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Does anyone these days even look at those little network brand decals on an ATM before whipping out a debit card to get cash? Probably not.
Over the past 20 years, ATM operators and networks have collaborated diligently — and successfully — to break down ATM network silos and ensure that just about any bankcard will work in just about any ATM in just about any location.
Now it appears they might be headed for déjà vu all over again — this time with mobile wallets.
In a pre-conference workshop last month at ATMIA US 2016, experts addressed trends and issues related to cardless cash transactions at the ATM, which are becoming increasingly available, if not increasingly uniform.
In the first half of the workshop, Lori Breitzke, manager at E&S Consulting, Donna Embry, chief payments officer at Payment Alliance International, and Peter Quadagno, president and CEO of Quadagno & Associates teed up the discussion with a review of the difference among major-brand mobile wallets — and the standard-setting process that presumably will occur as dominant players emerge.
Breitzke led off with a look at the recent upsurge in adoption of cardless ATM capability among American banks:
"In 2013, a small financial institution in Illinois announced that they were going to start implementing cardless ATMs. In 2015, we had BMO Harris Bank say they were going be using technology with a QR code.
"And this year, we've had two of our largest financial institutions — one being Chase and the other being BofA — announce that they were also going to support cardless ATMs. ... So a lot of activity going on there."
There's also plenty of activity going on with the pays — Visa, MasterCard Amex, Android Pay, Apple Pay, Chase Pay, CurrentC, Level Up, Pay Pal, Samsung Pay, Wamart Pay and countless others — now clamoring for consumer — and card issuer — adoption.
Breitzke highlighted a few of the more recognizable Pays, explaining their operation and fee structure.
Apple Pay — "Everybody talks about Apple, right?"
Introduced in the U.S. in October 2014, this first major Pay has spent time since launching its way into Europe and now, China, where media reports said that 7 million iPhone6 users uploaded cards to the wallet within two days.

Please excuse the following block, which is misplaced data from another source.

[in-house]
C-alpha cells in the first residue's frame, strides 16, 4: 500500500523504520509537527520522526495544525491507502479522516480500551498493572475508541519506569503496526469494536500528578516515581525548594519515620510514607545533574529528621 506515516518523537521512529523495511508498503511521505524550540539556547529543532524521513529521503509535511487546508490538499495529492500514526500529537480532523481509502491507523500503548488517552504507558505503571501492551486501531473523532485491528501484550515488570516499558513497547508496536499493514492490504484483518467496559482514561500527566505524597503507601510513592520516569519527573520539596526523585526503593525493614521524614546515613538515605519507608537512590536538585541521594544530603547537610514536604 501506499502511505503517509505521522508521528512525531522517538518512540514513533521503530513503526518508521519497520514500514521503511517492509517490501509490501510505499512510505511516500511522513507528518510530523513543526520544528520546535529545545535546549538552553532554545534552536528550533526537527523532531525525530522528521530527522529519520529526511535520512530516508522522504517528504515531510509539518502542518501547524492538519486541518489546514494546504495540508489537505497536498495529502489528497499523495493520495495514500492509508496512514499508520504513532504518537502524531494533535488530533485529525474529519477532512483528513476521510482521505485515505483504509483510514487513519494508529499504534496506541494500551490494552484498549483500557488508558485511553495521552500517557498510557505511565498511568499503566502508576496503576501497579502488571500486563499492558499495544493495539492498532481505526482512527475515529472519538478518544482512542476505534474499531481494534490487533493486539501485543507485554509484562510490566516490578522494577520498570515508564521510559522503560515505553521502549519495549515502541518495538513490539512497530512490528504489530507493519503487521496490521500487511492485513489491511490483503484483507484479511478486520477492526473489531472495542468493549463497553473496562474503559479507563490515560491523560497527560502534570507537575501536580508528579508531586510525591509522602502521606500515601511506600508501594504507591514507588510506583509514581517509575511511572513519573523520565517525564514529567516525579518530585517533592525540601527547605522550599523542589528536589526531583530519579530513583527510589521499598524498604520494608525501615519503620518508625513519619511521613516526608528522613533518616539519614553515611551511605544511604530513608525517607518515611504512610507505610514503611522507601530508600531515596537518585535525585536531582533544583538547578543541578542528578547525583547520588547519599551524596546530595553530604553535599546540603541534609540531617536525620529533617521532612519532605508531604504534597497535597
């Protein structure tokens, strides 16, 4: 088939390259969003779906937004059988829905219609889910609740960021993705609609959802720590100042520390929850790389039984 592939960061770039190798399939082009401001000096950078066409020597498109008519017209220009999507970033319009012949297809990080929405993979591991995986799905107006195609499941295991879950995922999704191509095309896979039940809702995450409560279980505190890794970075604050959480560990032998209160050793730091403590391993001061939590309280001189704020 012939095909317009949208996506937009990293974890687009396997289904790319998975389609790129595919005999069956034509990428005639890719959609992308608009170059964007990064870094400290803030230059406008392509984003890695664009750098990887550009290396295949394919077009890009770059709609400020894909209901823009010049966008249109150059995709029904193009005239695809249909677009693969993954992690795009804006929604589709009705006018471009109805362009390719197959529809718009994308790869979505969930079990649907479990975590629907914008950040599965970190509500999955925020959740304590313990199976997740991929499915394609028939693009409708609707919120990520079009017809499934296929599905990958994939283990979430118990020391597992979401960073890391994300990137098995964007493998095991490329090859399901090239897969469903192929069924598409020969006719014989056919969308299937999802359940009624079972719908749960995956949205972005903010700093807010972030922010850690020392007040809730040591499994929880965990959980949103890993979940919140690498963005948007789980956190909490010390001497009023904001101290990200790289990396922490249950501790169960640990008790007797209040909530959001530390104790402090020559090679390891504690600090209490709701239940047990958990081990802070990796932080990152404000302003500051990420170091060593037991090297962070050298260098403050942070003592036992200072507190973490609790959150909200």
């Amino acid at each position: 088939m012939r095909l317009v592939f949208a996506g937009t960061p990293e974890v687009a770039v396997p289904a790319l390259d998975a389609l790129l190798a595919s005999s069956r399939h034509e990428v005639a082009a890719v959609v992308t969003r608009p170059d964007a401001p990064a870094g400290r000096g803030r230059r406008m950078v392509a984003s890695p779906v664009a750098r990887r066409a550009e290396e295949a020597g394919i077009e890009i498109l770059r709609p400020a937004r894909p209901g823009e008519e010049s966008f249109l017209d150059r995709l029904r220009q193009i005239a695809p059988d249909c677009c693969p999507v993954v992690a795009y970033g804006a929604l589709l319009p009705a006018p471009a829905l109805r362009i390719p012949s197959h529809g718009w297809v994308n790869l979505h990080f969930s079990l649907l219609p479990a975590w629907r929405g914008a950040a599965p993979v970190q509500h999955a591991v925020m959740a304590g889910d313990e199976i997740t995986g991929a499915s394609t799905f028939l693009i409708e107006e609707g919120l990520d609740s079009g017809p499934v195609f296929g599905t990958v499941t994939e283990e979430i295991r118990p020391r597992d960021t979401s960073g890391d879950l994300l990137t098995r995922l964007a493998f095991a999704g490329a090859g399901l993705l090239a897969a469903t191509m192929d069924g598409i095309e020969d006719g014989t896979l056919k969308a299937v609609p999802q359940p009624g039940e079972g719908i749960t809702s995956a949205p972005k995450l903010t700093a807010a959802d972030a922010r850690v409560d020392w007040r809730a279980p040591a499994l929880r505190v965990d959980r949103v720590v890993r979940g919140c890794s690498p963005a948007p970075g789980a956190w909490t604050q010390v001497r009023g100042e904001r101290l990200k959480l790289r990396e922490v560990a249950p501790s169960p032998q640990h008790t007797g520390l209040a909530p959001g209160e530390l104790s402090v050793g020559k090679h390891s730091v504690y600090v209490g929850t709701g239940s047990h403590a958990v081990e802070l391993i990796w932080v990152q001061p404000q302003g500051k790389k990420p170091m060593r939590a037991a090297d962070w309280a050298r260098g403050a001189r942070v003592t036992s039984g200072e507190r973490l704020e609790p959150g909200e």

By Apple's most recently updated count, 1,043 U.S. issuing banks participate in Apple Pay, as well as BJ's and Kohl's closed-loop schemes. Each must give up around five basis points for Apple Pay transactions — either online or at brick and mortar stores equipped with NFC-enabled point-of-sale devices. All transactions are tokenized by Apple.
To date, just 75 major merchants accept Apple Pay, with 23 more "coming soon" according to the Apple website.
Samsung Pay — "They're in this to sell phones."
"Samsung has told me point blank that they're not in this to make money," Quadagno told workshop attendees. "They're going to use the technology to make things convenient for you so that you'll like the phone and you'll go buy the next Samsung phone.
Breitzke said that, unlike Apple Pay, which uses NFC to interact with a POS terminal, Samsung uses magnetic secure transmission, which emulates the audible signal generated by the mag stripe when it is read at the POS. The user simply holds the phone within an inch of the terminal to transmit an encrypted signal, thereby ensuring securit.
"And the way that they did it, literally 90 percent of the point of sale devices can accept it," Breitzke said. "In some cases, the merchants themselves aren't even aware that
Embry said that its unclear whether the technology will make its way to ATMs. "The interesting thing when you talk about anybody at Apple or Samsung or Google or any of those, they're thinking, 'Well this isn't for cash. This is for point-of-sale purchases.' So we really have a lot of work to do to convince them that cash is a market that they want to cultivate."
Android Pay — "It's like Google 5.0, there have been so many iterations of it."
Like Samsung Pay, Android Pay came to market at the end of 2015. Unlike Samsung Pay, it follows the Apple model of operation, requiring an NFC-enabled POS device.
Unlike Apple Pay, security is handled via the use of a PIN on the phone's lock screen that requires a PIN, Breitzke said. The user can designate a default card for purchases, so there's no need to even open an app to pay.
It's offered by 64 retail chains, according to the Android website, or as both Android Pay and Apple Pay prefer to put it, "over one million stores." And it claims 48 participating FIs — well short of Apple Pay's 1,043.
Chase Pay — "They think they're going to have 50 percent of the market."
According to Embry, "Chase pretty much touts that one of every two consumers has a Chase account."
Also, she said, with the introduction of Chase Pay, the FI is rolling out multicurrency dispensing to its fleet, a sort of "back to the future" move, considering that the ATM industry abandoned multicurrency dispensing years ago due to the expense and logistics required.
Breitzke said that Chase Pay would be using "a kind of on-us transaction. It wouldn't use the network for your Chase Pay app."
Four different Pays.
Four different operating models.
And one word to remember, Embry said: Ubiquity.
"They're cool, they're fun, they're nice to do," she said of the new crop of mobile payment tools, "but if you don't figure out how to make it ubiquitous, you're never going to have a mass marketers product. And that's the real name of the game — how you take it to ubiquity."
Five panelists would take up this question in the second half of the workshop. We'll recap their insights in a feature one week from today.